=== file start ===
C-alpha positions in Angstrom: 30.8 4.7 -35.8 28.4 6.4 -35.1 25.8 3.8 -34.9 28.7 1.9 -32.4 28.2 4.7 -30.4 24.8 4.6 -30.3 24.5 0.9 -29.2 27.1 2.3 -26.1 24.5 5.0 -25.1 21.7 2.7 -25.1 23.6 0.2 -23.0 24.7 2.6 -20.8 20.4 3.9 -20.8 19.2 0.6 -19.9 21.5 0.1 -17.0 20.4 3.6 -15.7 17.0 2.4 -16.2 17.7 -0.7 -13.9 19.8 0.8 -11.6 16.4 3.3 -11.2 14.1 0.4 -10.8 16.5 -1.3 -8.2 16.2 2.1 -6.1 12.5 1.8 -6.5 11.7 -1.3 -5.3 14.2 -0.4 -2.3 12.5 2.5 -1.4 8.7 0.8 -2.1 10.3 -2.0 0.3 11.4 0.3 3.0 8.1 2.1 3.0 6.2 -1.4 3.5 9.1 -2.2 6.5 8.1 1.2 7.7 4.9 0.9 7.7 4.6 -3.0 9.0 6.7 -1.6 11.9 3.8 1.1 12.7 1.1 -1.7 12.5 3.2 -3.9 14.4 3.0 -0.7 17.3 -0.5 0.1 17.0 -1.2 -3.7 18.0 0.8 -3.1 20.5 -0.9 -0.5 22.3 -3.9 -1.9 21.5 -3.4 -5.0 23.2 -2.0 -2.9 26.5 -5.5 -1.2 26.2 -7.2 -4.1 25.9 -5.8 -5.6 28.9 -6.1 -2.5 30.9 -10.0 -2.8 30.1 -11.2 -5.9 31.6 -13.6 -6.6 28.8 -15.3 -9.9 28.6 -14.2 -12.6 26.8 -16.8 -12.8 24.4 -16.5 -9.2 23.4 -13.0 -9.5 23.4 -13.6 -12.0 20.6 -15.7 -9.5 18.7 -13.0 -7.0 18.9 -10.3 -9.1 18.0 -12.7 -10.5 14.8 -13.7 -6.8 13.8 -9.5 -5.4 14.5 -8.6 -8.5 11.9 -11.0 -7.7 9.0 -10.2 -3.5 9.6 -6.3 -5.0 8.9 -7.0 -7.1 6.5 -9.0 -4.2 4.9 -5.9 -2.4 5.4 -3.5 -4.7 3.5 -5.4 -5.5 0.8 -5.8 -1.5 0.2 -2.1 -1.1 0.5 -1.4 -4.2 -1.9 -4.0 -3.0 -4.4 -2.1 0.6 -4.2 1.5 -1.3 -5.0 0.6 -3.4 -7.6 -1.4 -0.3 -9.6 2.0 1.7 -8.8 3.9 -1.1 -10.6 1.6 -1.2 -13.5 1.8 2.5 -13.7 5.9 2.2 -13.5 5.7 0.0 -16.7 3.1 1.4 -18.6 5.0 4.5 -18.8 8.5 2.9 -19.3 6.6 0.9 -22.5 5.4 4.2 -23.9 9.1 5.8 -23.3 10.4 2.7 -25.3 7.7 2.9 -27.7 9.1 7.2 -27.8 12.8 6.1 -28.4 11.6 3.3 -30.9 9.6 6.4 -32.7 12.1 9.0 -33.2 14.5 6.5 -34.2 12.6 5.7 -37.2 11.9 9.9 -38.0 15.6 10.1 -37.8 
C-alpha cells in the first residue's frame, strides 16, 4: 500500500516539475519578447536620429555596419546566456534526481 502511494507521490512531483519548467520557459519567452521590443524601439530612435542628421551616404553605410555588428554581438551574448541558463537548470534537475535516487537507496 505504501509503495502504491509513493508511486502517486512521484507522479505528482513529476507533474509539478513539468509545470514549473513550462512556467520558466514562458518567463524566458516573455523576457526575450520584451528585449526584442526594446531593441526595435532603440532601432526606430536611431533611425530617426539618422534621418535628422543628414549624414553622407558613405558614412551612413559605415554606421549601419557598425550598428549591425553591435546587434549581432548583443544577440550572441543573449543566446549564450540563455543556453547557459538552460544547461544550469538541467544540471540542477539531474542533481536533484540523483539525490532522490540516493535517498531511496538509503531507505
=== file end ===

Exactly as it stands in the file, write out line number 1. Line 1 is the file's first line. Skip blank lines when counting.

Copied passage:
C-alpha positions in Angstrom: 30.8 4.7 -35.8 28.4 6.4 -35.1 25.8 3.8 -34.9 28.7 1.9 -32.4 28.2 4.7 -30.4 24.8 4.6 -30.3 24.5 0.9 -29.2 27.1 2.3 -26.1 24.5 5.0 -25.1 21.7 2.7 -25.1 23.6 0.2 -23.0 24.7 2.6 -20.8 20.4 3.9 -20.8 19.2 0.6 -19.9 21.5 0.1 -17.0 20.4 3.6 -15.7 17.0 2.4 -16.2 17.7 -0.7 -13.9 19.8 0.8 -11.6 16.4 3.3 -11.2 14.1 0.4 -10.8 16.5 -1.3 -8.2 16.2 2.1 -6.1 12.5 1.8 -6.5 11.7 -1.3 -5.3 14.2 -0.4 -2.3 12.5 2.5 -1.4 8.7 0.8 -2.1 10.3 -2.0 0.3 11.4 0.3 3.0 8.1 2.1 3.0 6.2 -1.4 3.5 9.1 -2.2 6.5 8.1 1.2 7.7 4.9 0.9 7.7 4.6 -3.0 9.0 6.7 -1.6 11.9 3.8 1.1 12.7 1.1 -1.7 12.5 3.2 -3.9 14.4 3.0 -0.7 17.3 -0.5 0.1 17.0 -1.2 -3.7 18.0 0.8 -3.1 20.5 -0.9 -0.5 22.3 -3.9 -1.9 21.5 -3.4 -5.0 23.2 -2.0 -2.9 26.5 -5.5 -1.2 26.2 -7.2 -4.1 25.9 -5.8 -5.6 28.9 -6.1 -2.5 30.9 -10.0 -2.8 30.1 -11.2 -5.9 31.6 -13.6 -6.6 28.8 -15.3 -9.9 28.6 -14.2 -12.6 26.8 -16.8 -12.8 24.4 -16.5 -9.2 23.4 -13.0 -9.5 23.4 -13.6 -12.0 20.6 -15.7 -9.5 18.7 -13.0 -7.0 18.9 -10.3 -9.1 18.0 -12.7 -10.5 14.8 -13.7 -6.8 13.8 -9.5 -5.4 14.5 -8.6 -8.5 11.9 -11.0 -7.7 9.0 -10.2 -3.5 9.6 -6.3 -5.0 8.9 -7.0 -7.1 6.5 -9.0 -4.2 4.9 -5.9 -2.4 5.4 -3.5 -4.7 3.5 -5.4 -5.5 0.8 -5.8 -1.5 0.2 -2.1 -1.1 0.5 -1.4 -4.2 -1.9 -4.0 -3.0 -4.4 -2.1 0.6 -4.2 1.5 -1.3 -5.0 0.6 -3.4 -7.6 -1.4 -0.3 -9.6 2.0 1.7 -8.8 3.9 -1.1 -10.6 1.6 -1.2 -13.5 1.8 2.5 -13.7 5.9 2.2 -13.5 5.7 0.0 -16.7 3.1 1.4 -18.6 5.0 4.5 -18.8 8.5 2.9 -19.3 6.6 0.9 -22.5 5.4 4.2 -23.9 9.1 5.8 -23.3 10.4 2.7 -25.3 7.7 2.9 -27.7 9.1 7.2 -27.8 12.8 6.1 -28.4 11.6 3.3 -30.9 9.6 6.4 -32.7 12.1 9.0 -33.2 14.5 6.5 -34.2 12.6 5.7 -37.2 11.9 9.9 -38.0 15.6 10.1 -37.8 